An impairment is recognized when the reporting unit's estimated fair value is less than its carrying value. The Company elected to perform a qualitative impairment assessment of goodwill in 2023. The qualitative assessment identified three reporting units where a quantitative assessment was needed to confirm that goodwill was not impaired. For those reporting units, the Company used an income approach, specifically a discounted cash flow model, in testing the carrying value of goodwill for each reporting unit for impairment. Key assumptions and estimates used in the Company's 2023 goodwill impairment testing included projections of revenues and EBIT determined using the Company's annual multi-year strategic plan, the estimated weighted average cost of capital ("WACC"), and a projected long-term growth rate. The Company believes these assumptions are consistent with those a hypothetical market participant would use given circumstances that were present at the time the estimates were made. However, actual results and amounts may be significantly different from the Company's estimates. In addition, the use of different estimates or assumptions could result in materially different estimated fair values of reporting units. The WACC is calculated incorporating weighted average returns on debt and equity from market participants. Therefore, changes in the market, which are beyond the control of the Company, may have an impact on future estimates of fair value.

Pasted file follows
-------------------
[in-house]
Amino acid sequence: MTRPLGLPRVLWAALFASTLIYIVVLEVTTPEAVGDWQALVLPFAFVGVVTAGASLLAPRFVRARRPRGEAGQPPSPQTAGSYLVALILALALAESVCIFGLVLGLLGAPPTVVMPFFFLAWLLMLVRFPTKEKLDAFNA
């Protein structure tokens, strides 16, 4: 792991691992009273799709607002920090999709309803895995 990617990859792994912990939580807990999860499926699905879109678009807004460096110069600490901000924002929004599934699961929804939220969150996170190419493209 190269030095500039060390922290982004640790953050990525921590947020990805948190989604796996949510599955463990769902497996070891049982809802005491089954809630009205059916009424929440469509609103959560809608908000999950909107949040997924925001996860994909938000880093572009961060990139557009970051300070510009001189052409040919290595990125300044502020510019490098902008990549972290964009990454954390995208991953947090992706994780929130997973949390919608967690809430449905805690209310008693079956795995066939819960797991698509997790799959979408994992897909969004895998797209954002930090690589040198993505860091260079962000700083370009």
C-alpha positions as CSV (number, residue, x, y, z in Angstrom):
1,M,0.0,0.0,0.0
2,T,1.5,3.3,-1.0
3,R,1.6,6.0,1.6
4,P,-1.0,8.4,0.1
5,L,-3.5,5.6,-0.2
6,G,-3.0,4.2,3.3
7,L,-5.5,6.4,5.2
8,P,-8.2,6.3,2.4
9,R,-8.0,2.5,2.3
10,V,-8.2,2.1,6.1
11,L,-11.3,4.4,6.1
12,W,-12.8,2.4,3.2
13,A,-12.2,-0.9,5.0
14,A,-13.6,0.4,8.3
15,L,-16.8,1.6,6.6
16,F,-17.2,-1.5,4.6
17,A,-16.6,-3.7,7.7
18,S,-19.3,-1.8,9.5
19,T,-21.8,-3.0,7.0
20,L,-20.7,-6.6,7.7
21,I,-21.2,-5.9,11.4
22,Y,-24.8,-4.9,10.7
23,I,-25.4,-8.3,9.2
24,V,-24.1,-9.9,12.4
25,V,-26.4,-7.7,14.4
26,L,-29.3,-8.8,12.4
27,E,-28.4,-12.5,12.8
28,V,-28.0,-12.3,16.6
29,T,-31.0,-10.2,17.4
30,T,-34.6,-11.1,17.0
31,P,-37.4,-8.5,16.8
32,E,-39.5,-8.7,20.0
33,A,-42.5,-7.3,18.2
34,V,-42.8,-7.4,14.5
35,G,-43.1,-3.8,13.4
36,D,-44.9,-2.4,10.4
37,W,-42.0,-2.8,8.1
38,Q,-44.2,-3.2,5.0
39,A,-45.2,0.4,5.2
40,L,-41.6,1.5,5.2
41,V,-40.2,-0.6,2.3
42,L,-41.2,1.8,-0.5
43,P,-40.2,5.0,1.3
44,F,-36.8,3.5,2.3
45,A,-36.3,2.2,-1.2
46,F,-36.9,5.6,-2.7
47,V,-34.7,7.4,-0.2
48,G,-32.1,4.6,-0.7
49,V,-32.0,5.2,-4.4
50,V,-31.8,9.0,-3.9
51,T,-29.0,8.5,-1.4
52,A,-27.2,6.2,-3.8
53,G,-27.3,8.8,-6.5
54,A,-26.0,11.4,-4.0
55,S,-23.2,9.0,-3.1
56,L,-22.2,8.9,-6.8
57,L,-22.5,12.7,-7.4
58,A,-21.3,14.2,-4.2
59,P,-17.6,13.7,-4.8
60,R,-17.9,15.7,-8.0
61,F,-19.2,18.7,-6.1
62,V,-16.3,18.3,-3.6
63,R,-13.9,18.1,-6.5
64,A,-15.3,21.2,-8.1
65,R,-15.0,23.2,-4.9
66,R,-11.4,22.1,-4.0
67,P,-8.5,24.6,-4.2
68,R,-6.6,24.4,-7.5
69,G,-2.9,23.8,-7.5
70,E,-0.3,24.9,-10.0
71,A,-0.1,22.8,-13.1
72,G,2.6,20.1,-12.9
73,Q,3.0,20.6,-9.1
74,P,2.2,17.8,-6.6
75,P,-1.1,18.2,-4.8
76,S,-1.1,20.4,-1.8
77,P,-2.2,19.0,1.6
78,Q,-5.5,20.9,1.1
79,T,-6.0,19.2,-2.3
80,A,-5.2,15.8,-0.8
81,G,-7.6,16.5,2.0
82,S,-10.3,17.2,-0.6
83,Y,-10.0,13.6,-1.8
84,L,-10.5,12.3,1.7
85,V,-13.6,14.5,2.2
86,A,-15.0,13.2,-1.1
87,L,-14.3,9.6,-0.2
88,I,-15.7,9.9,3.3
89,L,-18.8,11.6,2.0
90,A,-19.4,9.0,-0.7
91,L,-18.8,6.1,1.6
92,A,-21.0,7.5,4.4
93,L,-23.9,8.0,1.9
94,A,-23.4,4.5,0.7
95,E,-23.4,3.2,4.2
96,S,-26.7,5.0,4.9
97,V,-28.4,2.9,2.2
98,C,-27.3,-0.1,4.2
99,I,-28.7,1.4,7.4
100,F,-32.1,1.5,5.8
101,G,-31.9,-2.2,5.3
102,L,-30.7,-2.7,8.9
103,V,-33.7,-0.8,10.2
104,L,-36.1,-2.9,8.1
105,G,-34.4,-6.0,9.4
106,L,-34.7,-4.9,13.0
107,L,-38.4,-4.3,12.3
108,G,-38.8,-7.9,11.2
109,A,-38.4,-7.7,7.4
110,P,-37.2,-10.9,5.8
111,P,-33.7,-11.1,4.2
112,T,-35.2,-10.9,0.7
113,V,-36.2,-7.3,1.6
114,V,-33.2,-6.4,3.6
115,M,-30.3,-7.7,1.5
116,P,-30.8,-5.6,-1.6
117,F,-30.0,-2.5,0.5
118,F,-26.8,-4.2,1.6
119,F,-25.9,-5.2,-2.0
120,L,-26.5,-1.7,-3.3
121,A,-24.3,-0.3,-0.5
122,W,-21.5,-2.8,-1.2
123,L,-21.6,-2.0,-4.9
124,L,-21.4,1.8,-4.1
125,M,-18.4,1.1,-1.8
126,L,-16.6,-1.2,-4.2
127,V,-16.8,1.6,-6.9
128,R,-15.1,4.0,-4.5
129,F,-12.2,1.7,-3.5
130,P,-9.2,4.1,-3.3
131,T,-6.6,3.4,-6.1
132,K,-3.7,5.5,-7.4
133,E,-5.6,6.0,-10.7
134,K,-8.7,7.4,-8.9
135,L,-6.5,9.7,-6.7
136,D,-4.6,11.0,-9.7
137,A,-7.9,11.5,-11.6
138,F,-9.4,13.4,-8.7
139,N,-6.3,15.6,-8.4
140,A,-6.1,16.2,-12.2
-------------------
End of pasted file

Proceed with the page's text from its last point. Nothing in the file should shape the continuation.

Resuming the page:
35

Eastman_Black_300dpi.jpg
MANAGEMENT'S DISCUSSION AND ANALYSIS OF
FINANCIAL CONDITION AND RESULTS OF OPERATIONS
The Company had $3.6 billion of goodwill as of December 31, 2023. As a result of the goodwill impairment testing performed during fourth quarter 2023, fair values were determined to exceed the carrying values for each reporting unit tested. Declines in market conditions or forecasted revenue and EBIT could result in a future impairment of goodwill.

Indefinite-lived Intangible Assets

Indefinite-lived intangible assets, consisting primarily of tradenames, are tested for potential impairment by comparing the estimated fair value to the carrying amount. The Company elected to perform a qualitative impairment assessment of indefinite-lived intangible assets in 2023. The qualitative assessment did not identify indicators of impairment, and it was determined that it is more likely than not the fair value of indefinite-lived intangible assets was greater than their carrying value. When a quantitative impairment assessment is performed, the Company uses an income approach, specifically the relief from royalty method, to test indefinite-lived intangible assets for potential impairment. The estimated fair value of tradenames is determined based on projections of revenue and an assumed royalty rate savings, discounted by the calculated market participant WACC plus a risk premium. The Company had $357 million in indefinite-lived intangible assets at December 31, 2023. There was no impairment of the Company's indefinite-lived intangible assets as a result of the tests performed during fourth quarter 2023. Declines in market conditions or forecasted revenue could result in impairment of indefinite-lived intangible assets.